$48,000 for a Leaf
Nissan leads the charge for electric vehicles, writes Mark Hinchliffe
THE Nissan Leaf has become the first electric vehicle to win the European Car of the Year award.
The first mass-marketed zeroemission vehicle for the global market beat 40 other contenders to win the 47th annual award.
Jury president Hkan Matson says the Nissan Leaf is the first EV that can ‘‘ match conventional cars in many respects’’.
Nissan Australia CEO Dan Thompson says the Leaf will arrive here in 2012 in one trim level. It is expected to cost about $48,000.
The Leaf is powered by an 80kW/ 280Nm electric motor driving the front wheels, with a stack of flat laminated lithium-ion batteries under its floor.
The car weighs 1.6 tonnes but its low and central mass of heavy batter- ies gives it a very balanced feel. On test in Japan in June the car felt very similar to most hatchbacks except for its quietness. It also looks like any normal hatchback, rather than some weird futuristic golf buggy.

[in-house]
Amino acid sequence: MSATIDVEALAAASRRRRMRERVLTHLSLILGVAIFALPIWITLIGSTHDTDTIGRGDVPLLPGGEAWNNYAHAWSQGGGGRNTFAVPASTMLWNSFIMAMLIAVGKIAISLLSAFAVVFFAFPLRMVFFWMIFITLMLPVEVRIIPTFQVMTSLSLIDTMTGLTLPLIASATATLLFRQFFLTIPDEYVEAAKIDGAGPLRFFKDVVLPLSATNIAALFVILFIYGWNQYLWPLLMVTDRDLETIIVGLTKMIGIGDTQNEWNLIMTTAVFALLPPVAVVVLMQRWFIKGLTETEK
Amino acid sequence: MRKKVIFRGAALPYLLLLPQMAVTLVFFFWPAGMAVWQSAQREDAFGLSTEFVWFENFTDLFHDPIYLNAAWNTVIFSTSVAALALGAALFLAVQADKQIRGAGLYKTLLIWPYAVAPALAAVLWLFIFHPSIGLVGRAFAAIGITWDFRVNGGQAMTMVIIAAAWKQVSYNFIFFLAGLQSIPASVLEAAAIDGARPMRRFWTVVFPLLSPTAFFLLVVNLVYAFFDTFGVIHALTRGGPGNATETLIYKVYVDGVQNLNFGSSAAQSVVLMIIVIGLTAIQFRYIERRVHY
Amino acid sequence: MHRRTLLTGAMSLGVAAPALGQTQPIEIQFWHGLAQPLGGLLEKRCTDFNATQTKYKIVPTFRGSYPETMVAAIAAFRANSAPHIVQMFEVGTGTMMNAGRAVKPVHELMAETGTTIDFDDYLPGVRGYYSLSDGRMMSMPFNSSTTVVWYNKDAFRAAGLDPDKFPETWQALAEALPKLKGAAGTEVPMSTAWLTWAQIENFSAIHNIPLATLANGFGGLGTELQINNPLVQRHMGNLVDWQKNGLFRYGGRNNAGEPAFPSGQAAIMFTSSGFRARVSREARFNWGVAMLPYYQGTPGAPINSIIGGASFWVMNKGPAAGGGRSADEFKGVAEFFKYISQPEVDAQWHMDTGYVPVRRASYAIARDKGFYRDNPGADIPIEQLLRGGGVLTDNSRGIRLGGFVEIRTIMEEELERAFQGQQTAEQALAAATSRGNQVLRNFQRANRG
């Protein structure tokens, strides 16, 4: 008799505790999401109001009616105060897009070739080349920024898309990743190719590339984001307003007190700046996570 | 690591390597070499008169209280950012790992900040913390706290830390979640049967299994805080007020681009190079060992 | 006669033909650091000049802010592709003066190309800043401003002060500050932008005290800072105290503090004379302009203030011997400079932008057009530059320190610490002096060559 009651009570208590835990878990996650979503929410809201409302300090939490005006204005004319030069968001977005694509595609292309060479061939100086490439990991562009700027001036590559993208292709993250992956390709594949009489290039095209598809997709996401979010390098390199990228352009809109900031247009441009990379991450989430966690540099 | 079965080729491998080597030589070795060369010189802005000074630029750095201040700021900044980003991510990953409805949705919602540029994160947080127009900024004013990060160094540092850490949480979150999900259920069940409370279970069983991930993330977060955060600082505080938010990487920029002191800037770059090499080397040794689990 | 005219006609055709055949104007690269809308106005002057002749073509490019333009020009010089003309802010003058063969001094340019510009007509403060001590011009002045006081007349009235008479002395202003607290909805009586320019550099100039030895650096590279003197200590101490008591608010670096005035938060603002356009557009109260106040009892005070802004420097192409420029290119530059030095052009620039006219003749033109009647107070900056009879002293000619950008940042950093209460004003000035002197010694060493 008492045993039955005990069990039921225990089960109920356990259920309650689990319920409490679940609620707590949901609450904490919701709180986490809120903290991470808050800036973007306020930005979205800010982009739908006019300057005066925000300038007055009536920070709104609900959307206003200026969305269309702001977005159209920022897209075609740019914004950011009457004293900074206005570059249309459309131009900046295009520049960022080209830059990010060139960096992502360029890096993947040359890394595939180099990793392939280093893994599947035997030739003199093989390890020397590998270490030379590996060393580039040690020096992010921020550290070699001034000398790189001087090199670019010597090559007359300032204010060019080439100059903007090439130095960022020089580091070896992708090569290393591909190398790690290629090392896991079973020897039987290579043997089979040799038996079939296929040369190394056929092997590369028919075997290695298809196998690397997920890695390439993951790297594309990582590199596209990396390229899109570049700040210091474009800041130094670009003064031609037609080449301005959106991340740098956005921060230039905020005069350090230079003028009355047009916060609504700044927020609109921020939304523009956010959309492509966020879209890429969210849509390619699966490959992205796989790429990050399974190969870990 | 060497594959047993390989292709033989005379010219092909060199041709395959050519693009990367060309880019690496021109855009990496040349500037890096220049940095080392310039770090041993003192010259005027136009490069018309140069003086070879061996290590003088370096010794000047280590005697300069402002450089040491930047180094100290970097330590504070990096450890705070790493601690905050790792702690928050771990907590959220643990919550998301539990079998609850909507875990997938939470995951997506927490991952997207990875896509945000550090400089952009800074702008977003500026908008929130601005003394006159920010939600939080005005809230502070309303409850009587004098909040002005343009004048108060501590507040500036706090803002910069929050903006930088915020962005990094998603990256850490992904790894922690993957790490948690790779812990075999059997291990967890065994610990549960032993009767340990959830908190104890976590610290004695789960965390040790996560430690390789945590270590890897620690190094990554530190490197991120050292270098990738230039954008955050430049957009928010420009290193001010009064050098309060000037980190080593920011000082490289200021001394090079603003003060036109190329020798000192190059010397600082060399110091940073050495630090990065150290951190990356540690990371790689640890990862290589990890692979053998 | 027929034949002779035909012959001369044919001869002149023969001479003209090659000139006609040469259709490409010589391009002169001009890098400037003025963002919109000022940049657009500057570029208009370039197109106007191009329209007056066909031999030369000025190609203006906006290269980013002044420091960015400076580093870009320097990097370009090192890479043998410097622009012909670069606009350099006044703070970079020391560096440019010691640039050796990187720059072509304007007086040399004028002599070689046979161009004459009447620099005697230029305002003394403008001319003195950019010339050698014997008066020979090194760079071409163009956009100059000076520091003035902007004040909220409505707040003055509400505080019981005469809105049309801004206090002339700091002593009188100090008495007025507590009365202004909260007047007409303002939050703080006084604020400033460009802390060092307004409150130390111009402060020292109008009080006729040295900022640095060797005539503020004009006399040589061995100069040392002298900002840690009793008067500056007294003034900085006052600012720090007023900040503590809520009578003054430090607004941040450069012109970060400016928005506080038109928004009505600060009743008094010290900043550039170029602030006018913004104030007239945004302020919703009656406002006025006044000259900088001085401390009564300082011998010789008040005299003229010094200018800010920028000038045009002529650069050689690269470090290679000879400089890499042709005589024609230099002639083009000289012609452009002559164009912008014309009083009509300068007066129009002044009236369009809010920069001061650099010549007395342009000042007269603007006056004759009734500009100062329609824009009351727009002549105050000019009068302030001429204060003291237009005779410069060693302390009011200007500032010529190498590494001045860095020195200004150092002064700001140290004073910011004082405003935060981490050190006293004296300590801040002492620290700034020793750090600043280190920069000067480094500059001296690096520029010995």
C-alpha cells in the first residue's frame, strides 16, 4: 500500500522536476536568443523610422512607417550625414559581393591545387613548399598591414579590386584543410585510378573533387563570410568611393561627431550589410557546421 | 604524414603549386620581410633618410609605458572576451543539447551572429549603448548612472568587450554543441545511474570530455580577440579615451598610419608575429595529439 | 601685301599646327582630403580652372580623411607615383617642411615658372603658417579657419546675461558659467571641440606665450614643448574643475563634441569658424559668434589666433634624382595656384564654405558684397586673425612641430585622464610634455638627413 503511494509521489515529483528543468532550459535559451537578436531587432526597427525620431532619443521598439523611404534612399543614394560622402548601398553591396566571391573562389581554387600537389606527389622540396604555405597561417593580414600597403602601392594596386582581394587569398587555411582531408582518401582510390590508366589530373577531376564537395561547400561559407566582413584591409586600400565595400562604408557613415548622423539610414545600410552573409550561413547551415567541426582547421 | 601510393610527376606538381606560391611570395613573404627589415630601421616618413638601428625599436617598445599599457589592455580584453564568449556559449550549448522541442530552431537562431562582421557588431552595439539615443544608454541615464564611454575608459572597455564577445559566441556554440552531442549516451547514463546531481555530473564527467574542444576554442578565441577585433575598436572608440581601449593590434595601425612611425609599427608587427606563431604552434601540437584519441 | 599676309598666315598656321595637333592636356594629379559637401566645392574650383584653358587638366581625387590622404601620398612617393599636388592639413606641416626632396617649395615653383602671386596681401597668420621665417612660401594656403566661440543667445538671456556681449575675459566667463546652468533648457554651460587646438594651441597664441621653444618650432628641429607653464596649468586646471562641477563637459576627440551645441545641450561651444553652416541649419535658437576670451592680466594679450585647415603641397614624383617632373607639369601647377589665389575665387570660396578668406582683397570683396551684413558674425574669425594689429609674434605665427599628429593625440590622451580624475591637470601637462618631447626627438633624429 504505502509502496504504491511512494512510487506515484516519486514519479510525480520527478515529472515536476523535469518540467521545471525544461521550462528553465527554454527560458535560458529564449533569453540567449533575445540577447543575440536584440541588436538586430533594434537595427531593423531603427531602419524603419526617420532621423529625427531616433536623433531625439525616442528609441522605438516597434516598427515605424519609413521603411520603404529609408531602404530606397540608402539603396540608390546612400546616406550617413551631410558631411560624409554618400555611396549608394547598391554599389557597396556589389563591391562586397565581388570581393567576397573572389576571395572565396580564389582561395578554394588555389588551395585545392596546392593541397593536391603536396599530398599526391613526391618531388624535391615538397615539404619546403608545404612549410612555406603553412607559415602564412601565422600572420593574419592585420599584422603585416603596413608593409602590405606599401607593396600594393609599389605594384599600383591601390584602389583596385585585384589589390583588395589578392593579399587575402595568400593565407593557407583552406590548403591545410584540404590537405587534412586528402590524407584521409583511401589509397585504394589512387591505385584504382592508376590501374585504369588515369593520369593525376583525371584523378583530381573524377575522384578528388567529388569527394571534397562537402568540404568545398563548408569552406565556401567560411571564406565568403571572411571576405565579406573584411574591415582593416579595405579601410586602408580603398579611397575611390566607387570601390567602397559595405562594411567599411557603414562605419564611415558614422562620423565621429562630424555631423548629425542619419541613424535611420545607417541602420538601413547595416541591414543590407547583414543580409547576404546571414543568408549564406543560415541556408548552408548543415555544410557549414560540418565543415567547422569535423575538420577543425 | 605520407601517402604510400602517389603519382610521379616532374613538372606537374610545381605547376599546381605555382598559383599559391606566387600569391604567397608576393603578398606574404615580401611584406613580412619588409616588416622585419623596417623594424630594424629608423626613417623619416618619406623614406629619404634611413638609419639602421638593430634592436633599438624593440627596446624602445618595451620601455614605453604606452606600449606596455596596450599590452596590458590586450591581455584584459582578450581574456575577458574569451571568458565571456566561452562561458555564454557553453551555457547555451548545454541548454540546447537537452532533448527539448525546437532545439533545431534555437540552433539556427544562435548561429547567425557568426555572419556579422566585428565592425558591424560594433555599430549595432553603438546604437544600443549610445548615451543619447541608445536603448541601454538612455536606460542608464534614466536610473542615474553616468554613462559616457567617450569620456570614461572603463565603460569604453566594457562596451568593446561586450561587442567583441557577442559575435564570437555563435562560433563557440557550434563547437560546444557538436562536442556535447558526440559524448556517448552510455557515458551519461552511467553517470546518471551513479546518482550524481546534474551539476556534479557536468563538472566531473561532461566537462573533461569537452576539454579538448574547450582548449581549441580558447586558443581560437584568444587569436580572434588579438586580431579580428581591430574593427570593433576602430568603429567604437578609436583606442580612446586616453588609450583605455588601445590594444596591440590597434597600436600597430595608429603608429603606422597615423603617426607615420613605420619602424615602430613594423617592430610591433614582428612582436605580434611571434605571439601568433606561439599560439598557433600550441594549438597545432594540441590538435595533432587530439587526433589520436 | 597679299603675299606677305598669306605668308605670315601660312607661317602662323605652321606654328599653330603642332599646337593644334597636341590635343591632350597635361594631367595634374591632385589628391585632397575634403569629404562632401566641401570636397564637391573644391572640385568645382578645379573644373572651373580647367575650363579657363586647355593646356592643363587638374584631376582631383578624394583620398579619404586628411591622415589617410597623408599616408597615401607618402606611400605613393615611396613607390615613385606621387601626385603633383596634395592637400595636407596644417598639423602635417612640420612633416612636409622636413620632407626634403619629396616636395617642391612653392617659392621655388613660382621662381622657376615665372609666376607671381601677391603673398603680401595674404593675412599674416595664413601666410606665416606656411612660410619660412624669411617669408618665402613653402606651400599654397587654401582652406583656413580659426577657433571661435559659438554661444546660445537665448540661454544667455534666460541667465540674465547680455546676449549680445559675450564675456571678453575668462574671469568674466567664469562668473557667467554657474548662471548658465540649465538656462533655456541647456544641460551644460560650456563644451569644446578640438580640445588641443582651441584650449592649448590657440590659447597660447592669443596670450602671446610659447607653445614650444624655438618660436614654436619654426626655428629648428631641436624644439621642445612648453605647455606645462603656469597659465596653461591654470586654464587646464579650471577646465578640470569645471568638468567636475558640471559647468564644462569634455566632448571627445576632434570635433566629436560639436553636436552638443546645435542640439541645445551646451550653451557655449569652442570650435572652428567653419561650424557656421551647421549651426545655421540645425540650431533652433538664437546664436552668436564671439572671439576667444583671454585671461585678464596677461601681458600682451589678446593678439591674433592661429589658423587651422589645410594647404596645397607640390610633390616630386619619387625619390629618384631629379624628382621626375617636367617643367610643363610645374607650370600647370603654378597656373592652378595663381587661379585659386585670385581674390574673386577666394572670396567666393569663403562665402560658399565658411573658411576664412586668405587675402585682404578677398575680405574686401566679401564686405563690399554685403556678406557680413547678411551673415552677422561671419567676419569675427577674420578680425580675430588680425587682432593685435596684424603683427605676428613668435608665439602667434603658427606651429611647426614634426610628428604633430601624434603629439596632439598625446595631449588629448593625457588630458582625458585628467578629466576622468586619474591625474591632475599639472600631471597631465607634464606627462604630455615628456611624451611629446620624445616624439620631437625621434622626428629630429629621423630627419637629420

Its battery can be charged in about eight hours on 240V or quick-charged to 80 per cent capacity in 30 minutes and has a range of about 160km.
The Leaf will be followed by three more electric vehicles and four EVs from their alliance partner, Renault.
Nissan chief operating officer Toshiyuki Shiga says the EVs will include a small electric van, a luxury car and the Land Glider single-seater city car.
Thompson says they are very interested in the small electric van.
‘‘An electric light commercial vehicle would have market demand but we’re focused right now on the Leaf,’’ he says.
‘‘Once there is market acceptance of EV, we will move to the LCV but that is several years down the track.
‘‘It will be a small delivery van — not a ute.
‘‘We don’t currently have a small van, so we will launch a conventional-powered van first and in the future we will have an EV.’’
Award winner: the Japanese-made, electric-powered Nissan Leaf beat 40 other contenders to win the European Car of the Year award.